Opinion
English-Language Learners Letter to the Editor

How Better to Identify Gifted ELLs

August 22, 2017 1 min read
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To the Editor:

As discussed in “Too Few ELL Students Land in Gifted Classes” (June 21, 2017), when it comes to identifying students for gifted programs, equity matters. It cannot be understated in terms of its importance and complexity. U.S. Supreme Court Justice Sonia Sotomayor captured one layer of this issue well when she said that “the gaps in my knowledge and understanding were simply limits of class and cultural background, not lack of aptitude or application, as I feared.”

I am the project director for Project ExCEL, an initiative at George Mason University that is funded by the U.S. Department of Education. The mission of our work is to find and serve high-ability, low-income English-language learners in middle school. We use experiential problem-based learning as a universal screening platform to determine student’s preparedness for advanced classes and more challenging curriculum. Our program has made significant progress in helping teachers identify high-ability Latino students when compared with traditional methods that typically rely, in part, on ability tests.

We also have found that problem-based-learning instructional practices are effective for increasing student achievement across the board. During the first year of Project ExCEL, the achievement gap closed between ELL students and non-ELL students on problem-based-learning content tests. Achievement gaps on state standardized end-of-year assessments narrowed significantly as well for the same group of students.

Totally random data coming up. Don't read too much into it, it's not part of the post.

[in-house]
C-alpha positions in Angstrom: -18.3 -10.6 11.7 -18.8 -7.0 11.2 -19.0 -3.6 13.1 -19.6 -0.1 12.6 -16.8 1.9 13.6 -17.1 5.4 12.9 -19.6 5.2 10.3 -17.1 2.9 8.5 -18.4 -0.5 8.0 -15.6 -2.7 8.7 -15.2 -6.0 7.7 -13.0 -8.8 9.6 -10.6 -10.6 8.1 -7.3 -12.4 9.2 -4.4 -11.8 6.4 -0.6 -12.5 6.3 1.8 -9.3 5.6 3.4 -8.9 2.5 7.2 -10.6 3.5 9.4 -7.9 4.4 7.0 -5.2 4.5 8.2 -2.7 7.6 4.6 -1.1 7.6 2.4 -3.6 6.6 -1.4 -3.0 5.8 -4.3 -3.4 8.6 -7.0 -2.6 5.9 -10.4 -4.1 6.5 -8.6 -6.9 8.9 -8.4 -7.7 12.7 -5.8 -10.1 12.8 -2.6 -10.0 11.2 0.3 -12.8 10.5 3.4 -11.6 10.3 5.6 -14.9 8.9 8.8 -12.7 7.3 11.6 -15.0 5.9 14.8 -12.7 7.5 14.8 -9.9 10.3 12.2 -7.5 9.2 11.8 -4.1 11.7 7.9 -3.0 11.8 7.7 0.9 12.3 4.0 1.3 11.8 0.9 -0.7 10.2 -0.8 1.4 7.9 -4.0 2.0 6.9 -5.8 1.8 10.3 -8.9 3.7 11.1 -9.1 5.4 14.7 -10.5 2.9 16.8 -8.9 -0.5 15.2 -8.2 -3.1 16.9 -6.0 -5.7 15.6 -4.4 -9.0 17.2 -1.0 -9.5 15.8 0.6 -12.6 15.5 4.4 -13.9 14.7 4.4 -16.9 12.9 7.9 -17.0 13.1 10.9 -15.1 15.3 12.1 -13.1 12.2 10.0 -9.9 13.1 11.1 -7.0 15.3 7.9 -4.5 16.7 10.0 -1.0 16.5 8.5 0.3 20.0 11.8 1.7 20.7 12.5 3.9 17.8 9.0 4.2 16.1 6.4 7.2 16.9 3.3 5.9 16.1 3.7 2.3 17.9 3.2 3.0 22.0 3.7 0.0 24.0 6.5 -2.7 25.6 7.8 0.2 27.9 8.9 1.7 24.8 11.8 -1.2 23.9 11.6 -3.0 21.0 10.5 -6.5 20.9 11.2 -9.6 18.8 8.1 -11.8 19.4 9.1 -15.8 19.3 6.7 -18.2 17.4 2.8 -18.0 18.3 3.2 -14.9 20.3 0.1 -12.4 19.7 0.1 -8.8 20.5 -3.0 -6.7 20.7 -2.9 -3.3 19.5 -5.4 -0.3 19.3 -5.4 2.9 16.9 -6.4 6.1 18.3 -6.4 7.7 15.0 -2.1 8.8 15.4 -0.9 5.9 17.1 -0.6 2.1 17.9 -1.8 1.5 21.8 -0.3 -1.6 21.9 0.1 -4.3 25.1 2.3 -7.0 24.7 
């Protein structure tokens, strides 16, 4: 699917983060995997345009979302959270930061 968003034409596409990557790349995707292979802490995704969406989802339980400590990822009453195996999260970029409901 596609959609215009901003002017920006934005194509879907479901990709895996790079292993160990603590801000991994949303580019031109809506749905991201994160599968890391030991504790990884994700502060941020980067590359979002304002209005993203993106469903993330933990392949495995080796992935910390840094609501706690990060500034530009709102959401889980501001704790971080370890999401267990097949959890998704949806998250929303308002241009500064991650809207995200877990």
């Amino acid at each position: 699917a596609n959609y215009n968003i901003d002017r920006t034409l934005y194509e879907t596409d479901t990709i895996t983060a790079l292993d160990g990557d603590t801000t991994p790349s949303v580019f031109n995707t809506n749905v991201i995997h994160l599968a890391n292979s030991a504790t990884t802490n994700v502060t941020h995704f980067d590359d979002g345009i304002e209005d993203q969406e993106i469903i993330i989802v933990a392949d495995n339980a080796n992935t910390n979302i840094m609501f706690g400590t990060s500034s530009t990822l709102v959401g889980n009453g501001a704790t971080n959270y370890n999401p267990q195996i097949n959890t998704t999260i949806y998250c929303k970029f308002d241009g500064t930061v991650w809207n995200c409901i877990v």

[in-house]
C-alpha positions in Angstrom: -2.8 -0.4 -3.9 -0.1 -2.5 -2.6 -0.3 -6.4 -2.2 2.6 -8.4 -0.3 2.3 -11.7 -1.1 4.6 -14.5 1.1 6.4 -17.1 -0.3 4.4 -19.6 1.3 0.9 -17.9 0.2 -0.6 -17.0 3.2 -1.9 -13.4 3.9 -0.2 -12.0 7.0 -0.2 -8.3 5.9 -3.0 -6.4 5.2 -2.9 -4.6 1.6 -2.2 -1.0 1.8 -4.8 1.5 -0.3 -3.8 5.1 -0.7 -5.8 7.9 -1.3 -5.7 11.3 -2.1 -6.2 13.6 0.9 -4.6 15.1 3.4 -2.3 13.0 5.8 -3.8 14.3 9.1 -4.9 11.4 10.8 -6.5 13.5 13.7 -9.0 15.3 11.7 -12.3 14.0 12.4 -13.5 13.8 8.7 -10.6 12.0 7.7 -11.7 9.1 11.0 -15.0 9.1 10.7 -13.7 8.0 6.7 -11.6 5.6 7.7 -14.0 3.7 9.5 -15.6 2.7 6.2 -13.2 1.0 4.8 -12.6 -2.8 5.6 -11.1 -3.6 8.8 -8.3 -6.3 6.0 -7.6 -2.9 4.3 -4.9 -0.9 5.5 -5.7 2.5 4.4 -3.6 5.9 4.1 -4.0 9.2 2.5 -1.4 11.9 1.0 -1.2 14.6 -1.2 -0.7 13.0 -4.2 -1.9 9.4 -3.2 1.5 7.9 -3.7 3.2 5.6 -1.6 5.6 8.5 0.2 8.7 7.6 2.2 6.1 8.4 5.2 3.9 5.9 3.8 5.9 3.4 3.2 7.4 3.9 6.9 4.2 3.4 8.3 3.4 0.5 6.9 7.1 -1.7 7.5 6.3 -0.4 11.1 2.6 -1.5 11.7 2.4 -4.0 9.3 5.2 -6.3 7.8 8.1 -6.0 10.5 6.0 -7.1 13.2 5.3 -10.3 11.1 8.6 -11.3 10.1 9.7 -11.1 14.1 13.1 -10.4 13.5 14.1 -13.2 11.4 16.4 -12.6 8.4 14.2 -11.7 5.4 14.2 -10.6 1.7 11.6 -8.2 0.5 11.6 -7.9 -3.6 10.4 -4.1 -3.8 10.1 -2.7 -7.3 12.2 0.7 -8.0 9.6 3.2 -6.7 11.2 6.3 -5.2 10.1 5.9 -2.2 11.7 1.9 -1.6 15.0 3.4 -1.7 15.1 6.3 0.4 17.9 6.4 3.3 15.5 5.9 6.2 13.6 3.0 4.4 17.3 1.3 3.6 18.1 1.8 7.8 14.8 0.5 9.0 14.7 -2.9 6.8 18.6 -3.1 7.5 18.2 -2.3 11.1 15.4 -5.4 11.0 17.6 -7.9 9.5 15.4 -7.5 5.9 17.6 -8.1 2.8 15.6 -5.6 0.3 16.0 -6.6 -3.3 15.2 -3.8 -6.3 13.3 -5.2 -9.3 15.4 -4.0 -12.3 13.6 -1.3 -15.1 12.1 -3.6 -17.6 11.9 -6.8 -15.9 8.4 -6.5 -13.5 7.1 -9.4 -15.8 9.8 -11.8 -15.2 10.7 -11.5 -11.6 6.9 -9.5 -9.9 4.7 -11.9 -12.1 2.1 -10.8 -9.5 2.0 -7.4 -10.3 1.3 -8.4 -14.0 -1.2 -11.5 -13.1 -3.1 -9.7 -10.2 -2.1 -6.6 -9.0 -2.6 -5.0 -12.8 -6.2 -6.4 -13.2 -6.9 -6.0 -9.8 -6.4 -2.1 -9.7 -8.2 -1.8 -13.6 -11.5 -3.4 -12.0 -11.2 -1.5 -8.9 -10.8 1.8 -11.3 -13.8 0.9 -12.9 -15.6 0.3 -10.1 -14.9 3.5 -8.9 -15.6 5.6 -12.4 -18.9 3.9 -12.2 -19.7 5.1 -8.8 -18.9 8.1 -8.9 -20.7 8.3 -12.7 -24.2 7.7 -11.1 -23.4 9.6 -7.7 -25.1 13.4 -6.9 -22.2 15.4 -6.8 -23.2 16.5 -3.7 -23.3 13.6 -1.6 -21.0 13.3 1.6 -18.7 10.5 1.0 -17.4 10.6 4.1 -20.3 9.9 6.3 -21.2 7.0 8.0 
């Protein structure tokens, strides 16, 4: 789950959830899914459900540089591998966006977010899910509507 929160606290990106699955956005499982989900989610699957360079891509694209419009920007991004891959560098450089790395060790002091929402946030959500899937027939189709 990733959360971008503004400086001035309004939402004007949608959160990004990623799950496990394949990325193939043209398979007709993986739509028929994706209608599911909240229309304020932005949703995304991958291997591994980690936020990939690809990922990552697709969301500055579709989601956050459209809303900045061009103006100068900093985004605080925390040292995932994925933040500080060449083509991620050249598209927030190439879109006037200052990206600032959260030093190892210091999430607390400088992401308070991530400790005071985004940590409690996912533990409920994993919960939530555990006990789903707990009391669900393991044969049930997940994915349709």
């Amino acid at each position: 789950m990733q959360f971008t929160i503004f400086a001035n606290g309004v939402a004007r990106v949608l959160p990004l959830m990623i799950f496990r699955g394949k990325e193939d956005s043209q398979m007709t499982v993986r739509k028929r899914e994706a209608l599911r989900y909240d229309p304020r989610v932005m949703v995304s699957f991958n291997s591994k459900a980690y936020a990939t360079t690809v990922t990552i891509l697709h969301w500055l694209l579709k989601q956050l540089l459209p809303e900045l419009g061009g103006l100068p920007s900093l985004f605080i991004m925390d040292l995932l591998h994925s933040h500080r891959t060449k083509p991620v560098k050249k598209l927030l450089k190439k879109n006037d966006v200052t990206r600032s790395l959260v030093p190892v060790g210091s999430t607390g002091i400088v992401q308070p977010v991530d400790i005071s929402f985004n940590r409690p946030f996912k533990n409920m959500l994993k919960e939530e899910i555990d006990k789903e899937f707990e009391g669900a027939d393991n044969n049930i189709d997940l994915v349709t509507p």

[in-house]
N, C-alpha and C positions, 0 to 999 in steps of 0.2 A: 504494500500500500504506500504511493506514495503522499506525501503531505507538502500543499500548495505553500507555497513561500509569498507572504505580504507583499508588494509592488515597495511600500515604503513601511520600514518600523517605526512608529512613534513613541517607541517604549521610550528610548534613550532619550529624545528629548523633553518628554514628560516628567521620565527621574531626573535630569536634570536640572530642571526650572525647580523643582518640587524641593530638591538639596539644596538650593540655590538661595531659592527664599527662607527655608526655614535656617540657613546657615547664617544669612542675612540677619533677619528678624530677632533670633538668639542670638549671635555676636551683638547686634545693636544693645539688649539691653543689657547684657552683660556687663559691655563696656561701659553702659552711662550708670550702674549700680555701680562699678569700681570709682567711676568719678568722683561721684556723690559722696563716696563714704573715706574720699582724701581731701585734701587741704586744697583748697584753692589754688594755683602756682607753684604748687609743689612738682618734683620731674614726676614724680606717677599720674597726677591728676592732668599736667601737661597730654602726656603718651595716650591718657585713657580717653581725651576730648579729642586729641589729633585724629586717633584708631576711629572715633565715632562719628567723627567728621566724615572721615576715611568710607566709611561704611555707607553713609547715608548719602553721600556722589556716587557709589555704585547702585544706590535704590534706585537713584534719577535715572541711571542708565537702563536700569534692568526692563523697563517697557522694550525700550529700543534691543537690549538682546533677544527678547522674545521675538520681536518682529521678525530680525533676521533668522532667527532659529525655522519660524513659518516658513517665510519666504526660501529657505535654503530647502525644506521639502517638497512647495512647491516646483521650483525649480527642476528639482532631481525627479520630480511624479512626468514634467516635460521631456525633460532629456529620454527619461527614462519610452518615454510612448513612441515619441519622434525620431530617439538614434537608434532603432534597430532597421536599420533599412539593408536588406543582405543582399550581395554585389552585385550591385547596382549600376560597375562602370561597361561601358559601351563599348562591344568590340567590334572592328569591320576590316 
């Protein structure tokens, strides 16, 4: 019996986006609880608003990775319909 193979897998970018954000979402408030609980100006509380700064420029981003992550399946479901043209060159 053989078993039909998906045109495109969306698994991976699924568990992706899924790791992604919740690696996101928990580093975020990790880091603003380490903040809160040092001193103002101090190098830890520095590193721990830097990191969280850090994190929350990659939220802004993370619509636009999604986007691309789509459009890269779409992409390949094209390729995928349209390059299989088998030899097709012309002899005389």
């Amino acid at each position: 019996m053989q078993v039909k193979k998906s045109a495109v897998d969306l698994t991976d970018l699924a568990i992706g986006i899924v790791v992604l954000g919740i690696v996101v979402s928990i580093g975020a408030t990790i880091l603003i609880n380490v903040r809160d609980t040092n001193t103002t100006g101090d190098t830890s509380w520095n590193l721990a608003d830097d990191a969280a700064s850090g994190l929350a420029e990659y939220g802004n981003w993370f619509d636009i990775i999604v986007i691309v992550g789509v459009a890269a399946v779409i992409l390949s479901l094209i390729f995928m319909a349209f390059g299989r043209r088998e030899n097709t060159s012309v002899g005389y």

With our five-year federal grant, we are seeing evidence that when teachers change their instructional practices, moving students from rote memorization to problem-based learning, talents are revealed in ELL students that educators would otherwise miss. Students should not be prevented from accessing challenging curriculum when they are up to the task. We believe there is urgency to getting more teachers to adjust their practices.

Anne Horak

Assistant Professor

George Mason University

Fairfax, Va.

A version of this article appeared in the August 23, 2017 edition of Education Week as How Better to Identify Gifted ELLs

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